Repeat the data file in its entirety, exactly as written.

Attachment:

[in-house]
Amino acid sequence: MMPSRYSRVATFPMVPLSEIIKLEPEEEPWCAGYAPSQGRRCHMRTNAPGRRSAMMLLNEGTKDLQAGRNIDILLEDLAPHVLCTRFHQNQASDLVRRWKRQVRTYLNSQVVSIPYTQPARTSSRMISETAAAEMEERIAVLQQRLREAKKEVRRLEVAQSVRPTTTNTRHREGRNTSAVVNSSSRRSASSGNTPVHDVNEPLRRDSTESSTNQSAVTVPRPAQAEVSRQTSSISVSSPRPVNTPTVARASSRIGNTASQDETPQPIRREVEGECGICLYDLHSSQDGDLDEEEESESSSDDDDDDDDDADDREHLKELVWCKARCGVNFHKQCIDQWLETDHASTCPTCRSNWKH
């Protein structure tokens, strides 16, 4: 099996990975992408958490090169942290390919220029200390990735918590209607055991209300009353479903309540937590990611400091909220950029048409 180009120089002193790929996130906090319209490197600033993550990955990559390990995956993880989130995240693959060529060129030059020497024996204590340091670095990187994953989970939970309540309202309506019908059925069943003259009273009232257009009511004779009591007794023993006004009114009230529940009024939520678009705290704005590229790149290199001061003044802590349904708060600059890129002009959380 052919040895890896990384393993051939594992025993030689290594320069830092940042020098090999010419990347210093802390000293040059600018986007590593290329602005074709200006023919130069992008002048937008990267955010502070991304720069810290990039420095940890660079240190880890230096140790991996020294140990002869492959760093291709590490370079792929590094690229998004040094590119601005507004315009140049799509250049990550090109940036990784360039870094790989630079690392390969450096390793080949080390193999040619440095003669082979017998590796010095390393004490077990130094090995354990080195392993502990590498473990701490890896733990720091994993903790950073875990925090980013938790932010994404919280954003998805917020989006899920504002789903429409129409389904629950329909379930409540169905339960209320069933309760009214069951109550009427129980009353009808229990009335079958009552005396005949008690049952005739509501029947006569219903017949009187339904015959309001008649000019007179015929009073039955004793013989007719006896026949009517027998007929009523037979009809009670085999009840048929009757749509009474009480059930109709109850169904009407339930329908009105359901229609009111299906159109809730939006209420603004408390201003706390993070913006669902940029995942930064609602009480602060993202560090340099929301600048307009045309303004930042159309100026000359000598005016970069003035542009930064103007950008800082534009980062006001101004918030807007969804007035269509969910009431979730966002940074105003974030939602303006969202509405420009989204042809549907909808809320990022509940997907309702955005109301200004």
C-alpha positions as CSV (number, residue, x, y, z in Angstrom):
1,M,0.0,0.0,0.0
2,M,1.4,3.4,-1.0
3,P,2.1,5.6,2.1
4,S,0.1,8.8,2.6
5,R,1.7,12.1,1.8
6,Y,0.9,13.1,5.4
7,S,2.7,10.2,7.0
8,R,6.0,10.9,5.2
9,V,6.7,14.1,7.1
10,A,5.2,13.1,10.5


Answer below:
[in-house]
Amino acid sequence: MMPSRYSRVATFPMVPLSEIIKLEPEEEPWCAGYAPSQGRRCHMRTNAPGRRSAMMLLNEGTKDLQAGRNIDILLEDLAPHVLCTRFHQNQASDLVRRWKRQVRTYLNSQVVSIPYTQPARTSSRMISETAAAEMEERIAVLQQRLREAKKEVRRLEVAQSVRPTTTNTRHREGRNTSAVVNSSSRRSASSGNTPVHDVNEPLRRDSTESSTNQSAVTVPRPAQAEVSRQTSSISVSSPRPVNTPTVARASSRIGNTASQDETPQPIRREVEGECGICLYDLHSSQDGDLDEEEESESSSDDDDDDDDDADDREHLKELVWCKARCGVNFHKQCIDQWLETDHASTCPTCRSNWKH
């Protein structure tokens, strides 16, 4: 099996990975992408958490090169942290390919220029200390990735918590209607055991209300009353479903309540937590990611400091909220950029048409 180009120089002193790929996130906090319209490197600033993550990955990559390990995956993880989130995240693959060529060129030059020497024996204590340091670095990187994953989970939970309540309202309506019908059925069943003259009273009232257009009511004779009591007794023993006004009114009230529940009024939520678009705290704005590229790149290199001061003044802590349904708060600059890129002009959380 052919040895890896990384393993051939594992025993030689290594320069830092940042020098090999010419990347210093802390000293040059600018986007590593290329602005074709200006023919130069992008002048937008990267955010502070991304720069810290990039420095940890660079240190880890230096140790991996020294140990002869492959760093291709590490370079792929590094690229998004040094590119601005507004315009140049799509250049990550090109940036990784360039870094790989630079690392390969450096390793080949080390193999040619440095003669082979017998590796010095390393004490077990130094090995354990080195392993502990590498473990701490890896733990720091994993903790950073875990925090980013938790932010994404919280954003998805917020989006899920504002789903429409129409389904629950329909379930409540169905339960209320069933309760009214069951109550009427129980009353009808229990009335079958009552005396005949008690049952005739509501029947006569219903017949009187339904015959309001008649000019007179015929009073039955004793013989007719006896026949009517027998007929009523037979009809009670085999009840048929009757749509009474009480059930109709109850169904009407339930329908009105359901229609009111299906159109809730939006209420603004408390201003706390993070913006669902940029995942930064609602009480602060993202560090340099929301600048307009045309303004930042159309100026000359000598005016970069003035542009930064103007950008800082534009980062006001101004918030807007969804007035269509969910009431979730966002940074105003974030939602303006969202509405420009989204042809549907909808809320990022509940997907309702955005109301200004």
C-alpha positions as CSV (number, residue, x, y, z in Angstrom):
1,M,0.0,0.0,0.0
2,M,1.4,3.4,-1.0
3,P,2.1,5.6,2.1
4,S,0.1,8.8,2.6
5,R,1.7,12.1,1.8
6,Y,0.9,13.1,5.4
7,S,2.7,10.2,7.0
8,R,6.0,10.9,5.2
9,V,6.7,14.1,7.1
10,A,5.2,13.1,10.5